About three dozen employees have lost their jobs at the Georgia-Pacific gypsum plant in Sigurd, with adverse economic conditions being blamed for the layoff of nearly half of the employees.

Wallboard manufacturing will be discontinued, but the plant will continue to produce plaster products. That will result in employment for 40 to 45 people, including office personnel.Efforts are being made to provide employment for some of the workers at other plants, said Lynn Breinholt, plant controller.

Five employees have taken early retirement through an incentive program, while some have been transferred to the plaster mill through a seniority system, said Gordon Jessen, president of the local chapter of the International Brotherhood of Boilermakers Union.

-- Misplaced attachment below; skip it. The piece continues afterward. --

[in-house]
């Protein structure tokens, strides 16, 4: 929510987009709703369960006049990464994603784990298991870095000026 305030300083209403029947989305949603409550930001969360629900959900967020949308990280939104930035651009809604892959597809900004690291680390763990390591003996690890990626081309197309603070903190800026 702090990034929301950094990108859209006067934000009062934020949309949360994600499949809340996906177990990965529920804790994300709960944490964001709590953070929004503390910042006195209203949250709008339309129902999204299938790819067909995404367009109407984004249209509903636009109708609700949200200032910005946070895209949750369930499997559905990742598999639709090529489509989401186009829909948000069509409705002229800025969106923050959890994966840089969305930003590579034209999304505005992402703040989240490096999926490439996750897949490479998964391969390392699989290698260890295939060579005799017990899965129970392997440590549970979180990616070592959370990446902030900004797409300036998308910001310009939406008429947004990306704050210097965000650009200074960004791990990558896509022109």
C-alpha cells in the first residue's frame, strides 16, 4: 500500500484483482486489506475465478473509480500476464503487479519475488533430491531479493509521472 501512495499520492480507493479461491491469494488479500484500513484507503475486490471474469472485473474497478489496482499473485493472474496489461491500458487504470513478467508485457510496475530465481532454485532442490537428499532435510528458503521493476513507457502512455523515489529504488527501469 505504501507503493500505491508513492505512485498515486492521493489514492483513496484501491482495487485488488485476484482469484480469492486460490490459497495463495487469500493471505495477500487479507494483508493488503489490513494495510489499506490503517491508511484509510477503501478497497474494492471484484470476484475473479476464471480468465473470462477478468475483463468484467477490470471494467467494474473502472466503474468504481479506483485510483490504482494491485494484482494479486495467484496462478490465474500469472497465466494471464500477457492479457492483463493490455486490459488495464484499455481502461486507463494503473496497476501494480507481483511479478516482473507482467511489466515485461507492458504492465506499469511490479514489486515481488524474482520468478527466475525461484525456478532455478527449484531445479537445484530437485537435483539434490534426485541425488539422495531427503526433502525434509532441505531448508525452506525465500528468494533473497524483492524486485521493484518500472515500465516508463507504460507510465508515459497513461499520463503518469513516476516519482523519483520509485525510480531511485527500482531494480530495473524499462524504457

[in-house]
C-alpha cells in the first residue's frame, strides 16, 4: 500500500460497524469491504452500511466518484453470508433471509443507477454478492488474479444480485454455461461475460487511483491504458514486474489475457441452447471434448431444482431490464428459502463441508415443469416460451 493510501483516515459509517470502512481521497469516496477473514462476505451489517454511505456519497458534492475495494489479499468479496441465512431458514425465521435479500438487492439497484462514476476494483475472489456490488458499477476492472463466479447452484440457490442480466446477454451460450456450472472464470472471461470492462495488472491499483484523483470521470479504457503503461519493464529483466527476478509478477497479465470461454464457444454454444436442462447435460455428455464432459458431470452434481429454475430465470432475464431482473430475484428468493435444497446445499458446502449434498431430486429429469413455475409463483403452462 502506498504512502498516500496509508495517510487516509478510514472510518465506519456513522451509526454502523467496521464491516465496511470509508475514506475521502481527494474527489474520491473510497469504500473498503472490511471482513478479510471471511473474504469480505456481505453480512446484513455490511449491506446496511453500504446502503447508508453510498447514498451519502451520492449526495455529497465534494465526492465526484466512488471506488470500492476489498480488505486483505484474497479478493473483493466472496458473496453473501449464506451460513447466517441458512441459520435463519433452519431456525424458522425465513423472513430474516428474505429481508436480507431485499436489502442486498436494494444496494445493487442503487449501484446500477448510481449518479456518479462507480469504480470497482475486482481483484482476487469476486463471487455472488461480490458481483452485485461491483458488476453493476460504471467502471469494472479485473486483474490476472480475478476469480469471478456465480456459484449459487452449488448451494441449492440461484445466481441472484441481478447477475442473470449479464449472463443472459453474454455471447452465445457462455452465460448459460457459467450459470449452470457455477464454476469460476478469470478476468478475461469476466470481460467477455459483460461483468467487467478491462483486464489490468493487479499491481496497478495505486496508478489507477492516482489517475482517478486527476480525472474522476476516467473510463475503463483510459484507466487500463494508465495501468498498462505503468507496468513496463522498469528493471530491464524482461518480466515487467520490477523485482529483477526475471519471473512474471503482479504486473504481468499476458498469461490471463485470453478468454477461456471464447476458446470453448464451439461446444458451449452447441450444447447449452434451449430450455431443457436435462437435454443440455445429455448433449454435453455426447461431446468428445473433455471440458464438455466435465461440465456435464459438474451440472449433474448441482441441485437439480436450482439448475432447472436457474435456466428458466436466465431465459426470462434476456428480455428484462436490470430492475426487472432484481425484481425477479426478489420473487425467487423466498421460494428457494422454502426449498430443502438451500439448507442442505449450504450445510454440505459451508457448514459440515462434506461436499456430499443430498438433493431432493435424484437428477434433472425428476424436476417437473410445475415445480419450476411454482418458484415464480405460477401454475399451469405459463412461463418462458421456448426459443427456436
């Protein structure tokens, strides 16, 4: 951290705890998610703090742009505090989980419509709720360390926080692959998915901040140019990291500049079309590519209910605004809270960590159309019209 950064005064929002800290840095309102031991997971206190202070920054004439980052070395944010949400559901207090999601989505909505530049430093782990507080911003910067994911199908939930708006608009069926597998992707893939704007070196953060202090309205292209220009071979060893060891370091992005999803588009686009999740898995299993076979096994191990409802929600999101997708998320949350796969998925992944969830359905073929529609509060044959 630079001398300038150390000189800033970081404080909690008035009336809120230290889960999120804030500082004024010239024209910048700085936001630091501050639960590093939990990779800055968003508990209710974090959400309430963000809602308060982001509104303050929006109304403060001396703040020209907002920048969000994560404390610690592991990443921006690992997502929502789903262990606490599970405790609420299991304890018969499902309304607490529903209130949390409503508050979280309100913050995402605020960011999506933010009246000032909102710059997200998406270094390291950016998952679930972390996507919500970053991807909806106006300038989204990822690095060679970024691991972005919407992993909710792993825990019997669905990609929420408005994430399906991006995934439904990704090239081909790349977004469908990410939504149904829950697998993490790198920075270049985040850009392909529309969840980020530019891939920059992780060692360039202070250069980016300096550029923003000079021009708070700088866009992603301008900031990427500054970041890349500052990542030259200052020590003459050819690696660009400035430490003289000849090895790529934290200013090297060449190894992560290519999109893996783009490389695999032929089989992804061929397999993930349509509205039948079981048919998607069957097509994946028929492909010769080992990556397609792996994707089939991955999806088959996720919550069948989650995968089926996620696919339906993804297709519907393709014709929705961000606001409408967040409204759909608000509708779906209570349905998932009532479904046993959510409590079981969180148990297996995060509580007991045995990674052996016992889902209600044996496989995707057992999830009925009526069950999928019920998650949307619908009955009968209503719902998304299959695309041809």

The plant has been operating only one shift five days each week because of a "soft market demand" for building products, Breinholt noted. A curtailed work schedule had reduced most of the board plant workers to less than 40 hours per week.

Meanwhile, the nearby U.S. Gypsum plant continues to operate at near capacity. The plant is working three shifts a day six days each week, said Junior Lund, office manager for human resources.

The U.S. Gypsum plant is principally engaged in wallboard production, employing about 80 people.

Georgia-Pacific and the U.S. Gypsum Co. have been key sources of employment and important to the economy of Sevier County since the 1940s. Manufacturing of gypsum products has provided the only employment for many of the county's residents, while farmers have found supplemental income by working at the plants.